You can disable Vsync, but now you are doing overdrawing when you can render faster then the monitor will display it.

A better solution is don't waste the GPU's time or the CPU's time.  With threads you can balance your processing for both parts.  Lets say the refresh rate is 85Mhz, the optimal solution is to have your rendering loop doing no more then that when issuing to the front buffer.   Once you have achieved that, you have spare cycles for the engine to use for things like AI..etc.  You can let buffer wait's handle that for you, but not accurately unless you can predetermine how long the next frame will take to actually be rendered.  With a second thread you don't need to concern yourself with vsync on or off.  The goal being to have your engine  function at it's own rate.  

Behaviors in Java 3D are a good example of this effect and usefulness.  You can start off using nothing but Frame notification to do things like prediciton/collision, but as the game gets more complex you will see a drop in your FPS.  Behaviors can elivate this to a degree becuase they are a seperate thread and can allow you some independence of the graphics rendering entirely.  Switch from frame notification to a timed notification and you will get better overall CPU/GPU utilization. (though I don't condone the exceisive synchronization in J3D, a little to generic, but it is effective for many uses where the CPU is getting a work out along with the GPU).

The final advantage is what I think the original poster was going for.  Your game operates consistently despite the capabilities of the bus and GPU (lets also not forget a big hurdle for java is also the JNI overhead from the JOGL calls).  Varying system capabilities are big issues for games like Doom 3 and HL2 where they are tyring to support a very broad range of hardware capabilities, but keep the game play fair for all.  In a single threaded engine you are very limited in what you can do.  For example you can adjust the player movment based on lag calculations inccured by network or FPS...standard stuff...but that is actually about as much as most people do because the complexity increases greatly when dealing with other parts of the game:  what about lost time for AI?  What about particle accuracy?  What about physics accuracy?  Those things tend to be very difficult to base off a lag timer.  Its much better to keep the game engine at a constant frame rate (I mean frame rate like Carmack means engine frame rates, not graphics frame rates) and do all work based on that thread.  Let the graphics/network lag come as it will, but keep the player in the same world as everyone else.  That way graphics hardware and network speed become much less of an issue (though network threading to a much smaller degree..whole other can of worms...best solved with threads Wink ).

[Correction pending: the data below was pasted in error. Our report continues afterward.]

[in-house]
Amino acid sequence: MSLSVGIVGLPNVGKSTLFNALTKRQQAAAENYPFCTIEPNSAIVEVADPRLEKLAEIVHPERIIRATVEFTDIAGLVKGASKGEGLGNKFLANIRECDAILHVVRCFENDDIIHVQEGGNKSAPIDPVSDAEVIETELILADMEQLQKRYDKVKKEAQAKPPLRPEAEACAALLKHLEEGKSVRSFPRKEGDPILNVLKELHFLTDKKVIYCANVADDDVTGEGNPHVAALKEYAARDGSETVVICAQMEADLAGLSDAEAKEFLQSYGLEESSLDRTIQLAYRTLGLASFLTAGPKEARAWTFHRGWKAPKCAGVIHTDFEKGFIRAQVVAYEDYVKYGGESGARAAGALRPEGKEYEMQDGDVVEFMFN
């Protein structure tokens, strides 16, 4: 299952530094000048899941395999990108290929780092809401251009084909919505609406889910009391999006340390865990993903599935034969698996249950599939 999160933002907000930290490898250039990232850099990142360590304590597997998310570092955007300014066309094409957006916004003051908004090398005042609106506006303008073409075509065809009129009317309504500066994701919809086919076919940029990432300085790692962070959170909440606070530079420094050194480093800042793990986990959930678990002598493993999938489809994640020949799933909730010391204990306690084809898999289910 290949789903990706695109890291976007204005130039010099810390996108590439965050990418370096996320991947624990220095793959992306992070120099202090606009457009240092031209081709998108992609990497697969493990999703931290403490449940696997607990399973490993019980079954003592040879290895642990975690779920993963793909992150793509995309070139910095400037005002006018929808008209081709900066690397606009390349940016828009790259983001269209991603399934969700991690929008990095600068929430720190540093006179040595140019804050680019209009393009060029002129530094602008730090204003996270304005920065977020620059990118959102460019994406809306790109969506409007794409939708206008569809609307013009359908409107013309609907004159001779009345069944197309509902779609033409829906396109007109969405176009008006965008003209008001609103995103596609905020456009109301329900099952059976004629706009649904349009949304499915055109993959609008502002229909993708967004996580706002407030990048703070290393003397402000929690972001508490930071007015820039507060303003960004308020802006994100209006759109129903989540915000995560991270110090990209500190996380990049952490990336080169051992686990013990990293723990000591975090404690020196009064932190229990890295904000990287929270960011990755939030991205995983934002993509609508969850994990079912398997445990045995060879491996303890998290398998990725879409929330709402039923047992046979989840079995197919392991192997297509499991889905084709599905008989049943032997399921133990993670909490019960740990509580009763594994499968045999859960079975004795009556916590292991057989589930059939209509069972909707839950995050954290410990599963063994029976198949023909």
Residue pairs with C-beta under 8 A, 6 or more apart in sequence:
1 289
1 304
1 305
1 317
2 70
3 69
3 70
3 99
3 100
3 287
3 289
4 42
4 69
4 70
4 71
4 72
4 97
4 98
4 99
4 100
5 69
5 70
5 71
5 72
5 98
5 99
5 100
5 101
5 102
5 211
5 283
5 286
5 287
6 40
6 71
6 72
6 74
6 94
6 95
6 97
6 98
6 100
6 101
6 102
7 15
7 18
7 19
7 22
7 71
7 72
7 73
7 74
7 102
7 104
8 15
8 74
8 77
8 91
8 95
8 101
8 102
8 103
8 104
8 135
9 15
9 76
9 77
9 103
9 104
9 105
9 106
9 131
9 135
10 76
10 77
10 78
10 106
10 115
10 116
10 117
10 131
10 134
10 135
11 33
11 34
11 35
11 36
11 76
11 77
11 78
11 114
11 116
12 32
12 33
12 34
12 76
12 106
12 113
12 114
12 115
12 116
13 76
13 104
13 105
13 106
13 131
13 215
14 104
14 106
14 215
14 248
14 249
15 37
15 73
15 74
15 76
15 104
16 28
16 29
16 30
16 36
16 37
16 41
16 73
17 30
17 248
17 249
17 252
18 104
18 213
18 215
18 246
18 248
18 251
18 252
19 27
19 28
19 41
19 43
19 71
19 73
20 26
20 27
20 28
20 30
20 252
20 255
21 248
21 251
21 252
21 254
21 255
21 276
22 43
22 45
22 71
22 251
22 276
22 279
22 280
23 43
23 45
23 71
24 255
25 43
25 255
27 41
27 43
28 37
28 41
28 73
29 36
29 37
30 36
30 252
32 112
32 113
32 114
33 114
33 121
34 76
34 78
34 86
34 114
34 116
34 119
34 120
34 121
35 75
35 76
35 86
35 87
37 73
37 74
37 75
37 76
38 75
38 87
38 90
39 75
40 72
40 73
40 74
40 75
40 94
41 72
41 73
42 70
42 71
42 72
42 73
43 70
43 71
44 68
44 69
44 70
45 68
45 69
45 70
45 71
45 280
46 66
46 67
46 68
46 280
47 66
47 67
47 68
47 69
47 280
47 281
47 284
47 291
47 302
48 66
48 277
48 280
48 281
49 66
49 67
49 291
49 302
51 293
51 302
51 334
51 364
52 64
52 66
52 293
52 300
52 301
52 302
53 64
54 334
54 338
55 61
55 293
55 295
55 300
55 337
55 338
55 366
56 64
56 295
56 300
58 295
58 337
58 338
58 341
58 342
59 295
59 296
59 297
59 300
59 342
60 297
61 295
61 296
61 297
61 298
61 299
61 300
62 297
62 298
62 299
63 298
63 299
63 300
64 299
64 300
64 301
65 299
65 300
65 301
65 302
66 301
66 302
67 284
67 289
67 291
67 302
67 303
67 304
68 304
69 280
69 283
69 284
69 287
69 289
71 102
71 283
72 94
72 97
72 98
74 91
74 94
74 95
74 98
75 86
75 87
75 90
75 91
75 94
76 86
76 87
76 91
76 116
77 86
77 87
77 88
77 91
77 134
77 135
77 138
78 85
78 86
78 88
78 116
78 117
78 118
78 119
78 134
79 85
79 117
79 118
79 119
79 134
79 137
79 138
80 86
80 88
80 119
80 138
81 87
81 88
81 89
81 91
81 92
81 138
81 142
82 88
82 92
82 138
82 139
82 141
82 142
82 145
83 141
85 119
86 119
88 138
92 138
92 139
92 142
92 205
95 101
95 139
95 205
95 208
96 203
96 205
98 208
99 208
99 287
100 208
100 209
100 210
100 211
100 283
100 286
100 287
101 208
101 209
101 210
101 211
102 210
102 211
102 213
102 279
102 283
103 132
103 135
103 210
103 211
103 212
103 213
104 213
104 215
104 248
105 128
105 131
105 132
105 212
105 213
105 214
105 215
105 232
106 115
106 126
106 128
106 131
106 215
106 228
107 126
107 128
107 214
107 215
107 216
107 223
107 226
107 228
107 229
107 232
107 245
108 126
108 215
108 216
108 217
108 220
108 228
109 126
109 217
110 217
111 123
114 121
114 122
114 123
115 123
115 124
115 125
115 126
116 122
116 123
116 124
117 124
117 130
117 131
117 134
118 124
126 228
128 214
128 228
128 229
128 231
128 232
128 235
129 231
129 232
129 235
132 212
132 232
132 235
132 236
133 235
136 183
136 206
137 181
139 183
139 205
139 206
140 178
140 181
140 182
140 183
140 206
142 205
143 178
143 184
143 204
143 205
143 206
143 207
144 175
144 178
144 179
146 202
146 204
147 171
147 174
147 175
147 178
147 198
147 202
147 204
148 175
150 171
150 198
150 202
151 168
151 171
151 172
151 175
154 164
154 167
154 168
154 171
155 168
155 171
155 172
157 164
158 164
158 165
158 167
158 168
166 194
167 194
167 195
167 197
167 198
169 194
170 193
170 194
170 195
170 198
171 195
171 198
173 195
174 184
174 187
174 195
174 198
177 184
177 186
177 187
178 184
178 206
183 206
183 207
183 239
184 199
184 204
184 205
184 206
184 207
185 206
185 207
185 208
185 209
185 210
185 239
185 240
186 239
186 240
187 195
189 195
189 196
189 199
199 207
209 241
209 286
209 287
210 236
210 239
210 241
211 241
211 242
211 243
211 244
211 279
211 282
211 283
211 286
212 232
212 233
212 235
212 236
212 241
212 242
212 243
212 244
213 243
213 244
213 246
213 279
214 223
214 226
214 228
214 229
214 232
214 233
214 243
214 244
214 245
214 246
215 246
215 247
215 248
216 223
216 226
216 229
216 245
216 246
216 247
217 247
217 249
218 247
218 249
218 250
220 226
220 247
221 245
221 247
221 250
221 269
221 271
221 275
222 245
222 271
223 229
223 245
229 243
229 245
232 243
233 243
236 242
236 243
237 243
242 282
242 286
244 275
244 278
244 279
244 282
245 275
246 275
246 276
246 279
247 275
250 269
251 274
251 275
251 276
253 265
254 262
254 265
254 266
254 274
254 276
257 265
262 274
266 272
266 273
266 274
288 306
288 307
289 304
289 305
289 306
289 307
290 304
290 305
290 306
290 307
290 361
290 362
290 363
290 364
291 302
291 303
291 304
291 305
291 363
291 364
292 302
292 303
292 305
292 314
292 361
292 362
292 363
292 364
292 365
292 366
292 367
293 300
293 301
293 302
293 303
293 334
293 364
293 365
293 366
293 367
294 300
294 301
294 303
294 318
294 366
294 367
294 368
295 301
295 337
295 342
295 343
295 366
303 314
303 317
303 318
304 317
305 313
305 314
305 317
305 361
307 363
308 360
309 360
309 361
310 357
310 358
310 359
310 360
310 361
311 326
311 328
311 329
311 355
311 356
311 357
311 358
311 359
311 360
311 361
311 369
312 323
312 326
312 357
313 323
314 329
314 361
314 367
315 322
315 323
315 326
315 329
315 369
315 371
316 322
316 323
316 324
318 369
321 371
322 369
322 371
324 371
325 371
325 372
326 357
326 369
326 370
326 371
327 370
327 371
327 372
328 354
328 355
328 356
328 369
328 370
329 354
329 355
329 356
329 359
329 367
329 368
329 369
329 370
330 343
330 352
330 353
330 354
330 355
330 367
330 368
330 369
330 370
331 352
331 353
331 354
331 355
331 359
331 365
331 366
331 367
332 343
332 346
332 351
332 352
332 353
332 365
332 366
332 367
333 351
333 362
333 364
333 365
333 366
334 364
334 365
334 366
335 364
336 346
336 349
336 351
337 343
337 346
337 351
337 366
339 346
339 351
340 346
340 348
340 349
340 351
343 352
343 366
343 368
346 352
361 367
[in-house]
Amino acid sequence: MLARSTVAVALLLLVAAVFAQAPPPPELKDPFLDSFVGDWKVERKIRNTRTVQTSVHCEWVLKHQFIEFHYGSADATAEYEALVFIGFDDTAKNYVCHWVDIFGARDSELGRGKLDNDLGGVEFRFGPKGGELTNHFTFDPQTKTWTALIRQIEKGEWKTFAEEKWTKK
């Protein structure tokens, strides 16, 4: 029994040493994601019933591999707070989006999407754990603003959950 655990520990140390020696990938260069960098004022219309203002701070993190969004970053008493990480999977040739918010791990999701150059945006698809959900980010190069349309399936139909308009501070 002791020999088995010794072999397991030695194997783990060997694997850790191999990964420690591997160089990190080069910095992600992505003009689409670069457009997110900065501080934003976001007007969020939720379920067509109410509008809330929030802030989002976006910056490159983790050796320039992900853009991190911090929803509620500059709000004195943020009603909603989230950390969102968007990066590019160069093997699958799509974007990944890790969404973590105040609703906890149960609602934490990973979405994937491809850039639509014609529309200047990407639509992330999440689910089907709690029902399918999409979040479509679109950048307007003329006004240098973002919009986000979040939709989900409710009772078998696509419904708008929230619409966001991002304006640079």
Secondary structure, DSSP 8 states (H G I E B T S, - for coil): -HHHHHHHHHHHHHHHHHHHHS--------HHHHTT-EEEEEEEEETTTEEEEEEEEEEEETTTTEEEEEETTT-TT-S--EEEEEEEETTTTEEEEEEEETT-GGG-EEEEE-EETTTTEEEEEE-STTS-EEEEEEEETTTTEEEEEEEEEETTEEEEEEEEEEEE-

Of course, I may not know what I am talking about (my knowledge is greatly based off of others)....but it is working for me.  

In the game I am working on, I track two FPS rates, engine and renderer.  Renderer varies from 52 FPS at worst (12 live entities (1200-1500 tri each), 24 active particle systems with around 200 quad particles per system), 12 animation trackers (run-time generated key frame splines), collision detection (AI is really just random at this stage)...up to 410 FPS when staring at nothing.  

With 410 fps at nothing, but still calculating everything in the engine (this will be greatly optimized with entity activity bounds later), that means the wait incurred by the calculations/synchronizations is costing me around 1-2ms (measured), while hard geometry rendering costs around 16ms...so I have a surplus 3-4ms for additional calculation before the target worst case of 50FPS rendering is reached (unoptimized), which means i can use all that power for the unimplemented AI.  Once I attack the geometry with a stripifer, I should be able to almost double the current renderer FPS rate (all triangles/quads atm), which will mean I get a final net of 90-100fps or so...or an additional 8-10ms for per frame processing.  Though, I will be adding more geometry to the game, so I am only anticipating around another 4-5ms beyond my current.

The engineFPS ranges from 55-60 no matter what is going on, to maintain this I must not exceed my anticipated excess of 4-5ms).  The computer this is tested on is a modest 1.8 Ghz machine, with a Geoforce 4MX (better to test on crap as they say).

I have been working on this game for about two months now and spent 3 months researching the design of the engine before starting it...I guess you'll have to wait for the results before you can determine if I am smoking something or not Wink

PS:  Anyone know of a good java stripifier?

Offline kevglass

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« Reply #8 - Posted 2005-01-08 08:15:48 »

Java3D is known for being slower than other solutions. Again from the knowledge of others I've been informed this has alot to do with their use of synchronisation. Hence people like Xith didn't bother and got way better performance.

Quote

In the game I am working on, I track two FPS rates, engine and renderer.  Renderer varies from 52 FPS at worst (12 live entities (1200-1500 tri each), 24 active particle systems with around 200 quad particles per system), 12 animation trackers (run-time generated key frame splines), collision detection (AI is really just random at this stage)...up to 410 FPS when staring at nothing.